In this article, we will discuss about the Diagnosis of Pneumonia. So, let’s get started.
Chest x-ray is helpful in confirming the presence and location of pulmonary infiltrates. Most pathogens produce focal lesions except for P.carinii which produces diffuse lesions. X-ray (chest) helps in determining the extent of lung involvement, pleural involvement, adjoining lymphadenopathy (hilar lymphadenopathy), and pulmonary cavitation. Usually chest x-ray shows reticular pattern in mycoplasma infection, and homogenous localised opacity and air bronchogram in S.pneumoniae infection.
Sputum examination helps to determine the pathogen responsible for causing the infection, it still remains the mainstay of the diagnosis of pneumonia. but its specificity and sensitivity has been decreased because the sample easily gets contaminated during expectoration with bacteria that colonise the upper respiratory tract.
Blood test revealing increased TLC, DLC, and ESR suggests an evidence of infection.
Other tests includes serological tests such as indirect immunoflurescence test, PCR, indirect fluorescent test, and microimmunofluorescence test, examining pleural aspiration (if empyema is the clinical consideration), and pleural fluid culture.
ECG shows myocarditis in C.burnetti infection.
Invasive diagnostic procedures includes transtracheal aspiration, percutaneous transthoracic lung puncture and aspiration, open lung biopsy, and Fibreoptic bronchoscopy.
Biomarkers of inflammation such as CRP, and procalcitonin increases during acute phase of infection.
Arterial blood gas or oxygen saturation evaluation also helps in the diagnosis of pneumonia.
In this article, we will discuss about the Definition and Types of Pneumonia. So, let’s get started.
Pneumonia is defined as an acute inflammation of the lung parenchyma along with features of consolidation and exudation on clinical and radiological examination. It is one of the leading cause of death and morbidity in the developing as well as in developed countries. It is also one of the most common cause of nosocomial infection in adults and children.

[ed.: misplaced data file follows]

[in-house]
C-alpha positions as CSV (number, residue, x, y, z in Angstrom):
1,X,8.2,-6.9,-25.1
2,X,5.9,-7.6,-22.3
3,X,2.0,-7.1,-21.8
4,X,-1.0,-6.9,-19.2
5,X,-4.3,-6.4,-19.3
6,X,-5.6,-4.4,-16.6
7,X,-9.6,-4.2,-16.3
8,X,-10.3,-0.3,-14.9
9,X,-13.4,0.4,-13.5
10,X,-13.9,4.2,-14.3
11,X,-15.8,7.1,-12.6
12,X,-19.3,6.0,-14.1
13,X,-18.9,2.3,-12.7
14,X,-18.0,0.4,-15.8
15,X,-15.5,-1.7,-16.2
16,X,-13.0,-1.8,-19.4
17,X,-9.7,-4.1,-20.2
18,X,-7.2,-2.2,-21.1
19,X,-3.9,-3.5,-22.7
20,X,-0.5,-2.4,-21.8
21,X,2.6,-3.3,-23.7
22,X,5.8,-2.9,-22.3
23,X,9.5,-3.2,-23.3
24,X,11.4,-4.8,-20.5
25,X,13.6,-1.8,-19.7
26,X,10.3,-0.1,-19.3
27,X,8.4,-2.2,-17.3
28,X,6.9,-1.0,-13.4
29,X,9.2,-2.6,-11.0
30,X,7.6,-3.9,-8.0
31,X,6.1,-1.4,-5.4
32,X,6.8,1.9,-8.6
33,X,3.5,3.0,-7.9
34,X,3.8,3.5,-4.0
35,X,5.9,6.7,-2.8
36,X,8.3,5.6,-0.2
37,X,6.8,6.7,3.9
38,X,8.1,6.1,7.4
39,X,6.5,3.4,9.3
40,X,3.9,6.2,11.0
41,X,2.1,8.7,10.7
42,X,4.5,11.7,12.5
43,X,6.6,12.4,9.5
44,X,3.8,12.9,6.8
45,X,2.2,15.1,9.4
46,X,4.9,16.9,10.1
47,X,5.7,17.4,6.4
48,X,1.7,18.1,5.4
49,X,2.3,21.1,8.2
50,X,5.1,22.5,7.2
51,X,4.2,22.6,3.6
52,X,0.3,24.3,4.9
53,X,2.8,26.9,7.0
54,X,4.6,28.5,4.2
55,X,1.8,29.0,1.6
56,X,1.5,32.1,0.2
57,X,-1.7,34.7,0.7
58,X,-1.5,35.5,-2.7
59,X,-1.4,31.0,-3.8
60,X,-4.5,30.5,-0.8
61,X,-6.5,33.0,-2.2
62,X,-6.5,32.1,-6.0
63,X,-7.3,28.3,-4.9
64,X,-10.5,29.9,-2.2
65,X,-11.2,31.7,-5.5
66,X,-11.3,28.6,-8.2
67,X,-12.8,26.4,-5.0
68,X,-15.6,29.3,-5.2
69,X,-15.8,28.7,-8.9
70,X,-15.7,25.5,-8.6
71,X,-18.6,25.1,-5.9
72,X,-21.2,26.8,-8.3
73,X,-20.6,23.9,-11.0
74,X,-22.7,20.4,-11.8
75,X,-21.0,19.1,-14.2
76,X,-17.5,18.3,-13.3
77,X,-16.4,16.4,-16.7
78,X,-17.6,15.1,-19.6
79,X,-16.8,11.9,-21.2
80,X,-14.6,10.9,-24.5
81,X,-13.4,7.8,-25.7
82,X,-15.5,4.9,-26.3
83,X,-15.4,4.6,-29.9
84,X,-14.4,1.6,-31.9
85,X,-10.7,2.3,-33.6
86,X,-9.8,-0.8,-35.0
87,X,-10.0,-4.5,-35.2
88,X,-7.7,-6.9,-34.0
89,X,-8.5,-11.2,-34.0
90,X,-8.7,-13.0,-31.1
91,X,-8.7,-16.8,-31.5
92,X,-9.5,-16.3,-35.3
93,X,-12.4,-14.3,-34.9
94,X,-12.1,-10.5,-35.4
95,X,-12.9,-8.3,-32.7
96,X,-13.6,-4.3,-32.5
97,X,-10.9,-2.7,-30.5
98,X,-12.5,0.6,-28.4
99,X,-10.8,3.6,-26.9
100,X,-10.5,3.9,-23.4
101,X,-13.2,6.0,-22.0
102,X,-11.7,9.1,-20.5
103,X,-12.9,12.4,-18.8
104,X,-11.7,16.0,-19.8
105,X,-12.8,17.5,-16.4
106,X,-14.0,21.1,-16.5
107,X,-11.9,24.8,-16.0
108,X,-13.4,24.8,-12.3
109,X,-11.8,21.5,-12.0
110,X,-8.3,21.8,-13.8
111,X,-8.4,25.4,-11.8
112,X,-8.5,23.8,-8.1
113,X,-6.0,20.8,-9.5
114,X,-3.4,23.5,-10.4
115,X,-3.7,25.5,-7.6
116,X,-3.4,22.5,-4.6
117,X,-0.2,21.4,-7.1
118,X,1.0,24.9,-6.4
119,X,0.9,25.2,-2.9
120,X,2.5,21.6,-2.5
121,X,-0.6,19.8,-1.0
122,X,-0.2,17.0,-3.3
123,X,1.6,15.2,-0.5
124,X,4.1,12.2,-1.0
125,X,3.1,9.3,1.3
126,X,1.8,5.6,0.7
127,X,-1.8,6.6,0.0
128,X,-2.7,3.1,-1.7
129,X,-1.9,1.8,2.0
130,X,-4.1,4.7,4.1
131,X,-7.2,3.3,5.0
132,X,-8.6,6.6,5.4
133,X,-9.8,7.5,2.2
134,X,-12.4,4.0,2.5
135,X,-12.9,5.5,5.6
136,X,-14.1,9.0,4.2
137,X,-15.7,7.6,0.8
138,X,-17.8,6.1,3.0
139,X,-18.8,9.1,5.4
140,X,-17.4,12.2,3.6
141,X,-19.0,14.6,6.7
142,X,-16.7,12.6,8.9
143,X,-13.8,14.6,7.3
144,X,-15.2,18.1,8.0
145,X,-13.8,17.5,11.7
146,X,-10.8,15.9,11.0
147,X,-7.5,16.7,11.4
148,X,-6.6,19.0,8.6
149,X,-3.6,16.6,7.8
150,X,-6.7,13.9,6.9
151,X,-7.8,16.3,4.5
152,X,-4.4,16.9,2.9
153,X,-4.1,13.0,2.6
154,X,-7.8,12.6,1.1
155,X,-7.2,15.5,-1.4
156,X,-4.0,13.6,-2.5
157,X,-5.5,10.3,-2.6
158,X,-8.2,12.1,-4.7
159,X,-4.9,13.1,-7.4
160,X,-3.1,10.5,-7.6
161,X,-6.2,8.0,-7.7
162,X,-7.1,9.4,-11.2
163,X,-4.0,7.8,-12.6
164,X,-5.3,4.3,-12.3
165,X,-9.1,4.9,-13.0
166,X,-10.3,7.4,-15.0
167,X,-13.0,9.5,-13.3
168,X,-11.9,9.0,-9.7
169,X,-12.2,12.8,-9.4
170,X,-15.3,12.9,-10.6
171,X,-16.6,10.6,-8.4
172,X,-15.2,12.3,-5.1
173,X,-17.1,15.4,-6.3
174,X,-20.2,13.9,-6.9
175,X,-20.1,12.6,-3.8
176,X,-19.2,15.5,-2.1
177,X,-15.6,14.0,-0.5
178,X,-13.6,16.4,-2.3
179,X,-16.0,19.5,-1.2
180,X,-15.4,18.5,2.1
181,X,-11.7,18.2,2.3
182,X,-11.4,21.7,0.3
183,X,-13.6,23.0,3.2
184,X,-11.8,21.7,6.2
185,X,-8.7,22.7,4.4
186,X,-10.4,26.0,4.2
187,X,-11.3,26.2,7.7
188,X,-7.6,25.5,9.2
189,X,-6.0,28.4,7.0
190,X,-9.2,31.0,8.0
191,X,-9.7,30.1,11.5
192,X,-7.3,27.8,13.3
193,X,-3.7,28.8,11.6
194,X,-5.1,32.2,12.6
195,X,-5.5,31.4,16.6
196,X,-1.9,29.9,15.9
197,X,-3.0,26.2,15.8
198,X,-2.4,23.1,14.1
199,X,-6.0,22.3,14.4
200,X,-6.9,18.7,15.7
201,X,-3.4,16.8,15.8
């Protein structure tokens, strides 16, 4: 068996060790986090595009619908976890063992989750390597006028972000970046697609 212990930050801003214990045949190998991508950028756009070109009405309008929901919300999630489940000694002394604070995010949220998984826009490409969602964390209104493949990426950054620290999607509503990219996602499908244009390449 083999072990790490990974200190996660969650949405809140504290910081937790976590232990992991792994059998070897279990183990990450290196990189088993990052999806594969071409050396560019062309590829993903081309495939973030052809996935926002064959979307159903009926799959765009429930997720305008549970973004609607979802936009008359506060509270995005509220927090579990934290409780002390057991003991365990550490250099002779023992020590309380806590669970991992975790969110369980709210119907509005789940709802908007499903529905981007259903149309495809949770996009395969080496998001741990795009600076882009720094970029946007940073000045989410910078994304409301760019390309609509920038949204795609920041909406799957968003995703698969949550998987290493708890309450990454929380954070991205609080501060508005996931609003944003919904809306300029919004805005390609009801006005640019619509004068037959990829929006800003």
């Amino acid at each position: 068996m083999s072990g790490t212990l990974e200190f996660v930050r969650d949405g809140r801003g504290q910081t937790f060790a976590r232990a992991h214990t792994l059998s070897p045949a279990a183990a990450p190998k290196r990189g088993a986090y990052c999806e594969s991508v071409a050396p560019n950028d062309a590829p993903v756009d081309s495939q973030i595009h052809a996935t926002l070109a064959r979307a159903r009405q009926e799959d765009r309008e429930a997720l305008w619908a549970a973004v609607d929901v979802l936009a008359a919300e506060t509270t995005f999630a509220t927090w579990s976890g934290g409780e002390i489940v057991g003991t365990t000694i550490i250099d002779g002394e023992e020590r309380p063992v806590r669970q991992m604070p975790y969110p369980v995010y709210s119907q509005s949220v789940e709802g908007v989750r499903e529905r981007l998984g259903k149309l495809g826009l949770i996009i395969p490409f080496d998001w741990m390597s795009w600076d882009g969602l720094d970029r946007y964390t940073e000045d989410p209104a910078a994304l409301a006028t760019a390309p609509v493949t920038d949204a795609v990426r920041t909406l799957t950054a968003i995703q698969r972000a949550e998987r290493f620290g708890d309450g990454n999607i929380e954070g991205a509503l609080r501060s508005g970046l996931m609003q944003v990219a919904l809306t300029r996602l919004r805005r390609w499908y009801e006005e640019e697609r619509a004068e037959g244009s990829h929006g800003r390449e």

Community-acquired Pneumonia which refers to pneumonia occuring in healthy adults in a community. It usually spread by droplets inhalation (airborne) and ciggratte smoking, alcoholism, and immunosuppression (immunosuppressive individuals such as HIV affected individuals, diabetics etc or individuals on immunosuppressive drugs) acts as predisposing factors.
Hospital-acquired and Ventilator-associated Pneumonia or Nosocomial Pneumonia refers to infection that is developed more than 48 hours after admission to the hospital (i.e Hospital-acquired) or more than 48 hours after endotracheal intubation in mechanically ventilated patients (i.e Ventilator-associated)
In this article, we will discuss about various Symptoms and Physical findings of Pneumonia. So, let’s get started.
Symptoms and Physical findings
Productive cough (with mucoid or purulent sputum), non-productive cough or dry cough
Rarely, pleuritic chest pain
Severely ill patients may show signs of septic shock and evidence of organ failure
Other symptoms include
Physical findings include tachycardia, arterial gas desaturation, tachypnea, use of accessory muscle during respiration, increased or decreased vocal fremitus on palpation, percussion reveals dull note on the involved area, and auscultation reveals crackles, bronchial breath sound and pleural rub over the area involved.